Don’t listen to your agency when they throw a twitter at your brand
For many brands social media is still a relatively new concept, and something that their campaigns must have; falling into the “everyone else is doing it” trap. And so they turn to their agencies to give them “some social media”. There are two problems with this.
“Please set up a Twitter account”
Firstly, some agencies will literally give them what they want. They will simply set up a Twitter account for the brand, explaining that the brand needs to have a presence in this social space, to be engaging with consumers, entering into conversations. All that bunk. The problem is that they don’t explain why. Why should this brand be on Twitter? Why does this add value to the brand, and why will this offer value to users? Agencies fail to contextualise Twitter in terms of the brand’s communications efforts and their brand strategy. It’s just something they’ve rolled out because the client asked for it, regardless of whether or not it’s the right thing to do.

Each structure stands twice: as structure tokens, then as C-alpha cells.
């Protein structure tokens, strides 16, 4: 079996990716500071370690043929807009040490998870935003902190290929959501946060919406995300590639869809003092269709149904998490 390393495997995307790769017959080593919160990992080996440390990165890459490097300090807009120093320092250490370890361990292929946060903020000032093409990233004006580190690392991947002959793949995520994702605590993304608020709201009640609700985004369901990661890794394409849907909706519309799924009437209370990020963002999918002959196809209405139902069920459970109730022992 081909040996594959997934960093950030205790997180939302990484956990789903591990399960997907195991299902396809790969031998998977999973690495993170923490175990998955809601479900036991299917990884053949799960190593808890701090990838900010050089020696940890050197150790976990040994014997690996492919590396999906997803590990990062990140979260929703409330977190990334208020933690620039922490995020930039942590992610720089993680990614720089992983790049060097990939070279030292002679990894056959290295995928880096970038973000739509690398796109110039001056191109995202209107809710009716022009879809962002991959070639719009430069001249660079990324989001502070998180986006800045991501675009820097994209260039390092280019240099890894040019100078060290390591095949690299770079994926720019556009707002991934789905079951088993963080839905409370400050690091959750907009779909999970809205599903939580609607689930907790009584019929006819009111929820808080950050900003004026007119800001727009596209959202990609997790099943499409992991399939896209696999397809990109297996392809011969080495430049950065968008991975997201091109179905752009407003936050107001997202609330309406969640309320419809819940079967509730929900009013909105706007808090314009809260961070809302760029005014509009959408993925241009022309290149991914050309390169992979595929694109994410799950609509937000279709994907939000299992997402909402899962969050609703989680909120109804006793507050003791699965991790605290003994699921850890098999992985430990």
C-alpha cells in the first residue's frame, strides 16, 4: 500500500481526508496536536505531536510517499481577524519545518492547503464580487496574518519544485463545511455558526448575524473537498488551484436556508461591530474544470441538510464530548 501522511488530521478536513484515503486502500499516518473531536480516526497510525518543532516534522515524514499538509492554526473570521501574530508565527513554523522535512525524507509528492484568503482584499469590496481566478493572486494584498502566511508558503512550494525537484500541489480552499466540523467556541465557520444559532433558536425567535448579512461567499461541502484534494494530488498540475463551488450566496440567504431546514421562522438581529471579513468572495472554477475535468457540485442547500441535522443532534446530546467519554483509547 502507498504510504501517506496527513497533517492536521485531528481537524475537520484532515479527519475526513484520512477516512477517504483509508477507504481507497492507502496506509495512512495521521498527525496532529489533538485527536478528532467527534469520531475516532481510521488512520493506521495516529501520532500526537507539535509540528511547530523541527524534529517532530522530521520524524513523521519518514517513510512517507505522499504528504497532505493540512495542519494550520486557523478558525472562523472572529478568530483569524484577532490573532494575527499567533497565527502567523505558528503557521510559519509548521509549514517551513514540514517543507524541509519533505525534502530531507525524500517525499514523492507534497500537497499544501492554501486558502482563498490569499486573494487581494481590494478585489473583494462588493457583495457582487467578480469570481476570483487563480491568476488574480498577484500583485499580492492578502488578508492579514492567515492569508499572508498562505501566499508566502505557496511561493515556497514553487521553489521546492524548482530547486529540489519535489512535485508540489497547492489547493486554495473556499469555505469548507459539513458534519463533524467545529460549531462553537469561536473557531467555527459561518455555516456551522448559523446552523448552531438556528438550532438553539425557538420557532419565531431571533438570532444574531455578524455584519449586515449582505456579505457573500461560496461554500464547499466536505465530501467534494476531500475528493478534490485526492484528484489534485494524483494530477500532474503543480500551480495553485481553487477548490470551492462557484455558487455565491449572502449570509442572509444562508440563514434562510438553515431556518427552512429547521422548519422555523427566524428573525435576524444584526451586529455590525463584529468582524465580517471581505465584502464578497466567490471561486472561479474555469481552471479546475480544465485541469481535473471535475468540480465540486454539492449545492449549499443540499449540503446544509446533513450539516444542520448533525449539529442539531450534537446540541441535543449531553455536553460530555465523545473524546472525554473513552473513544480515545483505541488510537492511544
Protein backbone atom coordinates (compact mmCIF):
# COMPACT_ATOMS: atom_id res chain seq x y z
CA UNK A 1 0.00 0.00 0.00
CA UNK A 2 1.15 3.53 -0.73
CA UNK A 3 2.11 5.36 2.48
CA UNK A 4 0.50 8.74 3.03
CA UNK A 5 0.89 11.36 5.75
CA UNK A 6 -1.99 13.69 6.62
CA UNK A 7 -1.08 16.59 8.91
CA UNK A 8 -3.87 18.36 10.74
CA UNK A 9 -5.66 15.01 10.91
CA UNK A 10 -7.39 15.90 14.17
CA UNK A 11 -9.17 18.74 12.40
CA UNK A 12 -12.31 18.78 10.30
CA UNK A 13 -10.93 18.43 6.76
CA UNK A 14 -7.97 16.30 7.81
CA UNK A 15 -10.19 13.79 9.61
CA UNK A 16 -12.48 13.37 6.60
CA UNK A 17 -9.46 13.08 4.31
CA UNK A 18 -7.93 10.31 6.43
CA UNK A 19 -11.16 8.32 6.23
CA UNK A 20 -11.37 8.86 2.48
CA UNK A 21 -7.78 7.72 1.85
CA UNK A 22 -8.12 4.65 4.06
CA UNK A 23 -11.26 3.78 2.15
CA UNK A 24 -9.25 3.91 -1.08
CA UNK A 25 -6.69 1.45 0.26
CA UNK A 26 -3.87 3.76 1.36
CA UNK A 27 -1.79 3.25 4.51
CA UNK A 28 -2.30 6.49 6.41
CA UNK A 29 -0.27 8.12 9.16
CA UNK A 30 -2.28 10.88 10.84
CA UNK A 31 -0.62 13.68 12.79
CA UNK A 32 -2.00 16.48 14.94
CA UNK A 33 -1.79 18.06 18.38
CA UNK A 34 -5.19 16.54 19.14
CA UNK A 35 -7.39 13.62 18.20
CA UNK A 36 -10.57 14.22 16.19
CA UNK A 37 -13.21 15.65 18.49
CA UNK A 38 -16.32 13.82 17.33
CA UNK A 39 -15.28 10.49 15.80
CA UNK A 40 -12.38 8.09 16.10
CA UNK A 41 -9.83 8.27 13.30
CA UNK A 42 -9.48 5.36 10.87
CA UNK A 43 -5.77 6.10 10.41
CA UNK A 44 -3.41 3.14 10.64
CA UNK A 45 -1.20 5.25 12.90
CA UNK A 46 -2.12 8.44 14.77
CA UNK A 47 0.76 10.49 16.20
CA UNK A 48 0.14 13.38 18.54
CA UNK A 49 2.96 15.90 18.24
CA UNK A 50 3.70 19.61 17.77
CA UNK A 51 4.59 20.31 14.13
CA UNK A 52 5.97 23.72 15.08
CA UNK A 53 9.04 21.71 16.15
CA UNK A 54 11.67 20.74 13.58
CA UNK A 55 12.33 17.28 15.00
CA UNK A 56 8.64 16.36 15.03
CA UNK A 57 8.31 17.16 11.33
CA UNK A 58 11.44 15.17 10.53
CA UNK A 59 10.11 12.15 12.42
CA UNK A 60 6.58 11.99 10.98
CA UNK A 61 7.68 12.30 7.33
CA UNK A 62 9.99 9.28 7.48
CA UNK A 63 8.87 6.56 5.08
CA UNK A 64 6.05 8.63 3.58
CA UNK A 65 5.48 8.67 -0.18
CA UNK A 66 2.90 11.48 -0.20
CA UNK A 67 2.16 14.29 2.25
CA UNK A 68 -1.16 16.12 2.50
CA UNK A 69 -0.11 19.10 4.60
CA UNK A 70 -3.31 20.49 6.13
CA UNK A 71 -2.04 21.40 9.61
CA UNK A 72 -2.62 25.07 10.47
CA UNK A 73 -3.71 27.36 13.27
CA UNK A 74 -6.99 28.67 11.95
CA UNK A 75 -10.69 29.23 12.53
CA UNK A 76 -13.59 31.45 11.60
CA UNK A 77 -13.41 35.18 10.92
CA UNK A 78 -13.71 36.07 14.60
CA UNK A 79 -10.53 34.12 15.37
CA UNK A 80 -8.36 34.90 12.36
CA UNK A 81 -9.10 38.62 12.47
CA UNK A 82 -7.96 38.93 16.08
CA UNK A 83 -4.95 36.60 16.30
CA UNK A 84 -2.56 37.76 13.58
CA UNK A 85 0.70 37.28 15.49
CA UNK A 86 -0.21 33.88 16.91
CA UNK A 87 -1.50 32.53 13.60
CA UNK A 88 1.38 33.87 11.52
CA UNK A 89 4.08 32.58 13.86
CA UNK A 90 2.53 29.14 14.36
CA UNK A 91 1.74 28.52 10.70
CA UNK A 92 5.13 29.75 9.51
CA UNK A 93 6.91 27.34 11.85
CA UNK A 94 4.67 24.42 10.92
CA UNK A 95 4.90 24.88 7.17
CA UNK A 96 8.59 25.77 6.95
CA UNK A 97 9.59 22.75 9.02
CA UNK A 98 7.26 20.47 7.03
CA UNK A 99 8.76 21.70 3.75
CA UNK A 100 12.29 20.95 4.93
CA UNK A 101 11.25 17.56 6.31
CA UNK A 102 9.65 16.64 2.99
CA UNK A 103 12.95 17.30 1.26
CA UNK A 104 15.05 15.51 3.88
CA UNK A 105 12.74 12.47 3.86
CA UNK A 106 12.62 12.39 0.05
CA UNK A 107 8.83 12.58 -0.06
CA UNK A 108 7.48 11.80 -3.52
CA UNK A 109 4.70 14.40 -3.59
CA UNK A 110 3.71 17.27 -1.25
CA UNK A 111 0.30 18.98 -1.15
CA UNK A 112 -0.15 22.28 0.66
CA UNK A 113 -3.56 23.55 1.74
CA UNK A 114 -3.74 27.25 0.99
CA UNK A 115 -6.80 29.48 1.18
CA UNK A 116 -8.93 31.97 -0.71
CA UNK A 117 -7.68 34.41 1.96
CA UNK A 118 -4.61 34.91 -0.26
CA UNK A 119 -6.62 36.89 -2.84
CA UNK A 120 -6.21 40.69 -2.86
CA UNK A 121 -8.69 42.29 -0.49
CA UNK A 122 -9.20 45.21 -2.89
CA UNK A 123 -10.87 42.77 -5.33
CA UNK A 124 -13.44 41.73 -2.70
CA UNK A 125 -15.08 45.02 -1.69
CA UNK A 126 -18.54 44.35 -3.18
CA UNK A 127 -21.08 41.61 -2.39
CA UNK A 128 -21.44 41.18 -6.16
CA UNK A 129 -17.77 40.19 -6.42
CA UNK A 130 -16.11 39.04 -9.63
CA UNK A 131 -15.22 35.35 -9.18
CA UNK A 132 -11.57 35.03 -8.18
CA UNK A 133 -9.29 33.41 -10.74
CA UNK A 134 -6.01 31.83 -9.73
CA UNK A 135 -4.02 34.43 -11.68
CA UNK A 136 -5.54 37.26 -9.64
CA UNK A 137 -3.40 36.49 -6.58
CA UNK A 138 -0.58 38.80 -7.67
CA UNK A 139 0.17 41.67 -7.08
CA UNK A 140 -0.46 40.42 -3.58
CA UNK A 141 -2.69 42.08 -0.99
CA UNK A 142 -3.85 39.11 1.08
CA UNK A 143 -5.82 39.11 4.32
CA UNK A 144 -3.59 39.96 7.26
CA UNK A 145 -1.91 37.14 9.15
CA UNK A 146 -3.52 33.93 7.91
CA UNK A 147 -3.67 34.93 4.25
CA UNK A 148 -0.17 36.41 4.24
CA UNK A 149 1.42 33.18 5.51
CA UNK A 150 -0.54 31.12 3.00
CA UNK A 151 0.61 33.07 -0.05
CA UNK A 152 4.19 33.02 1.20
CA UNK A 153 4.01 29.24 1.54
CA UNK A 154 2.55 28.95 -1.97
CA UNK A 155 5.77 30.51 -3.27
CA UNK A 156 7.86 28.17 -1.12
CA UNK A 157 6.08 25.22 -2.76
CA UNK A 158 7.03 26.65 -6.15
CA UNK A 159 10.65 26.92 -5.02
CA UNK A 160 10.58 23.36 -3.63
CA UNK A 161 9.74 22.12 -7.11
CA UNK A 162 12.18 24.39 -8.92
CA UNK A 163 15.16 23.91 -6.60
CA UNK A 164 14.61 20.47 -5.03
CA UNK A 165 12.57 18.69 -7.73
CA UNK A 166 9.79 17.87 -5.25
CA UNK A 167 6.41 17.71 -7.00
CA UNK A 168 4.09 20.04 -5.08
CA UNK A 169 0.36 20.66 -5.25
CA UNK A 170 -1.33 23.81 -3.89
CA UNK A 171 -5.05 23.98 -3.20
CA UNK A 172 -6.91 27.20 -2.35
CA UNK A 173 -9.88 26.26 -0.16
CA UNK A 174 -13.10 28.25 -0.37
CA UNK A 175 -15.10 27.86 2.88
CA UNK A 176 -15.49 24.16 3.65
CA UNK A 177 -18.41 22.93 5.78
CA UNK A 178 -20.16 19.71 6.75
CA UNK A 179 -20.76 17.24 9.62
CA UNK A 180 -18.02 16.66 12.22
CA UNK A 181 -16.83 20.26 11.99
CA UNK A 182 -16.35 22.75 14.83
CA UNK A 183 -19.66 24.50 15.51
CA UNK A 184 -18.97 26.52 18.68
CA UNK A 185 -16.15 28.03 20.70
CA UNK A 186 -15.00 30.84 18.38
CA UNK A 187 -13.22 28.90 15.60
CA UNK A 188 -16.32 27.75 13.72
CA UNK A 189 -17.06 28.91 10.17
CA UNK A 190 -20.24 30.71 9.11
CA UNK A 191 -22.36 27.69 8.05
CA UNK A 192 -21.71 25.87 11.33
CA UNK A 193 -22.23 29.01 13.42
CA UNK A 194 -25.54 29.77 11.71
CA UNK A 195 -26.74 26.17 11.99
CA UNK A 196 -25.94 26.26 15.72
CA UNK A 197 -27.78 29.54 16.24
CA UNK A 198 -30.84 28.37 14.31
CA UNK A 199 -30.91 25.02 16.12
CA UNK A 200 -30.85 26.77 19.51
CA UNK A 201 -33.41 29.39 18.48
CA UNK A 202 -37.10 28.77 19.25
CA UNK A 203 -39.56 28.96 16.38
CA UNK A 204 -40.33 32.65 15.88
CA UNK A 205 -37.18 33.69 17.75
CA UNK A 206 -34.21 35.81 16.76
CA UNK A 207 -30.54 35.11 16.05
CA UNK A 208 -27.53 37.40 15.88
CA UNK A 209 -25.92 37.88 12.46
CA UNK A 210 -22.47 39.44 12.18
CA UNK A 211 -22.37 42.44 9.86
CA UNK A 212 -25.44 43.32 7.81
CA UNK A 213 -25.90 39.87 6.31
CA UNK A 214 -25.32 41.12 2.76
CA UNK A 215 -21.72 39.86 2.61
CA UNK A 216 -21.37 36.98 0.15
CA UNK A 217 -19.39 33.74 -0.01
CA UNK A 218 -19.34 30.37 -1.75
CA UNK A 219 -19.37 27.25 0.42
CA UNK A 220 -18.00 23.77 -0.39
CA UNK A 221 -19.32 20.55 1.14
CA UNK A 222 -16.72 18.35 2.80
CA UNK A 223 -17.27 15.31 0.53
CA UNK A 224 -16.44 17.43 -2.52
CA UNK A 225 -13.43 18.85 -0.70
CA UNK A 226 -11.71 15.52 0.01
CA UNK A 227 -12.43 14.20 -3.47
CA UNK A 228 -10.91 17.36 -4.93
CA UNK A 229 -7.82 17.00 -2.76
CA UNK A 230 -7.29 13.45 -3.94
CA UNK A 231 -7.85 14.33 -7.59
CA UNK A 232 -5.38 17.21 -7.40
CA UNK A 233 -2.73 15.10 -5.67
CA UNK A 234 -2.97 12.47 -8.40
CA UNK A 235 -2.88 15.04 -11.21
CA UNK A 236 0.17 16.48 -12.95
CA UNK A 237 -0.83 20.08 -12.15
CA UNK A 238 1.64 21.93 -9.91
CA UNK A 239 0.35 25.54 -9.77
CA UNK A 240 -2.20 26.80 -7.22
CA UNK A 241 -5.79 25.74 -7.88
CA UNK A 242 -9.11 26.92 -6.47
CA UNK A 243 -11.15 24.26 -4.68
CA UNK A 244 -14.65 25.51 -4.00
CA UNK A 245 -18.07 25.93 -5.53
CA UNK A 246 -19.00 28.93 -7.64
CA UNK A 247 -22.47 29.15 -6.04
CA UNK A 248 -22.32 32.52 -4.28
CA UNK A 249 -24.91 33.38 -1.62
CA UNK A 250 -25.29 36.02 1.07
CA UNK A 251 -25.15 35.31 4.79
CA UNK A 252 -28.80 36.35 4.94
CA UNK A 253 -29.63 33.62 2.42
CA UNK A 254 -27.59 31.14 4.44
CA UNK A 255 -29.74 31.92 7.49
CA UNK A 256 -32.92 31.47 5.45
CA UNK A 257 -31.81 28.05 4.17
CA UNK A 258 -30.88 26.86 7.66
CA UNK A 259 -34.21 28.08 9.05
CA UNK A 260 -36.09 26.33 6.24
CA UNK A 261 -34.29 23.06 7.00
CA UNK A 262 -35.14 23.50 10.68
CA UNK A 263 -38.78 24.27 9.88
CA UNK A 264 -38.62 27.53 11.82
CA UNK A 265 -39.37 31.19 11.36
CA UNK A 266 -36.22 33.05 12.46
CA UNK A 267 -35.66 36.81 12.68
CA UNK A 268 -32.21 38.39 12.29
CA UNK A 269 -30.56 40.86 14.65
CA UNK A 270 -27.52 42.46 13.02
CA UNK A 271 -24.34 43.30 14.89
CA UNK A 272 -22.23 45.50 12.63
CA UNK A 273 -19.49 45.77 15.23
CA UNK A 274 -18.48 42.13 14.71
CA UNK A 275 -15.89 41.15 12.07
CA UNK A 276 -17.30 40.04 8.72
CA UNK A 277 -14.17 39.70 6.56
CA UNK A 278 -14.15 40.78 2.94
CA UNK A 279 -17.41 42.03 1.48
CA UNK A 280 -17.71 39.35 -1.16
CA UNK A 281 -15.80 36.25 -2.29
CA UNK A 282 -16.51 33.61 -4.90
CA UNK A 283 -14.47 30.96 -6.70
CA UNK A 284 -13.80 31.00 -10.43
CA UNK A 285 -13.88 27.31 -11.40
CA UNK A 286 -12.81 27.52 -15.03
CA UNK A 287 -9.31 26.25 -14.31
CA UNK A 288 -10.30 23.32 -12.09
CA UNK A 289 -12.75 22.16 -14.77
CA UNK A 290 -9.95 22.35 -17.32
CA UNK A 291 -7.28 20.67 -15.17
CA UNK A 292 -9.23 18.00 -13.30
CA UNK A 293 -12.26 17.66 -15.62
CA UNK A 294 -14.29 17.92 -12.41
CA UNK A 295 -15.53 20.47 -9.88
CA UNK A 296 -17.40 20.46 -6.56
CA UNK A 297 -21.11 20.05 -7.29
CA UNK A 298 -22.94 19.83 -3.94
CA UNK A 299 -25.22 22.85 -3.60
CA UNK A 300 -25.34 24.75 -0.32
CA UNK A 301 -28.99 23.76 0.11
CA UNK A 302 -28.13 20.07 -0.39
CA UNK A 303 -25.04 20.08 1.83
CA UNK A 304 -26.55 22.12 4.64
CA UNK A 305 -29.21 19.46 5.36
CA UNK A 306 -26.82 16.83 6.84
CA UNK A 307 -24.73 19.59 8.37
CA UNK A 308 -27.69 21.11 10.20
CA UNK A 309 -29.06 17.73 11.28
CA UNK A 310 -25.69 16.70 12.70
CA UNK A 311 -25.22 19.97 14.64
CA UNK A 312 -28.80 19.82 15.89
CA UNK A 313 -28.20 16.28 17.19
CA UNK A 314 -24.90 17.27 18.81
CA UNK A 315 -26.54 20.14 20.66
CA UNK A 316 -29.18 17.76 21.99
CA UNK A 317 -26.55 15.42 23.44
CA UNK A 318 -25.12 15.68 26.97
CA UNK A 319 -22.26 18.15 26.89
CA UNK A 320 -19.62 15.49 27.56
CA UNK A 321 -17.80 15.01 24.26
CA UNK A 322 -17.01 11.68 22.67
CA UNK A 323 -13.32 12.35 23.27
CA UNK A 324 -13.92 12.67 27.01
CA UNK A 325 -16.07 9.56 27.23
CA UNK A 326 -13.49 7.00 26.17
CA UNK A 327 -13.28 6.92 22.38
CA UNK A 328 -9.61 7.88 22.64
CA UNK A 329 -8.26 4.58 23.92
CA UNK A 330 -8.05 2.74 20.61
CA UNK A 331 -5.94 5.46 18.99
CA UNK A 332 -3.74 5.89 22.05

“We want to make this campaign more social”
Secondly, because the marketing industry is still playing catch to the huge potential that social media brings to the table many agencies resort to seeing social media as the gimmicky add-on to a campaign. To them social media is a tactical addition to an already developed campaign, rather than as integral to the broader marcomms strategy. Either they or the client have already developed a campaign and now they just want some social media sauce to go on top.
Like the brands in the first case, these agencies see social media purely in tactical terms, as checkboxes that need ticking. Have we spoken to bloggers? Did we set up a Facebook Page? Are we on Twitter yet? The danger is that agencies roll out the same checklist every time social media is mentioned by one of their clients, as opposed to strategically considering what role social media can play in their campaign.
Simply setting up an outpost on Twitter (or Facebook or YouTube) isn’t necessarily the right thing to do. In fact, without proper planning and being placed in the right strategic context it’s the wrong thing to do. So don’t listen when an agency throws a Twitter at your brand. Even if you asked them to.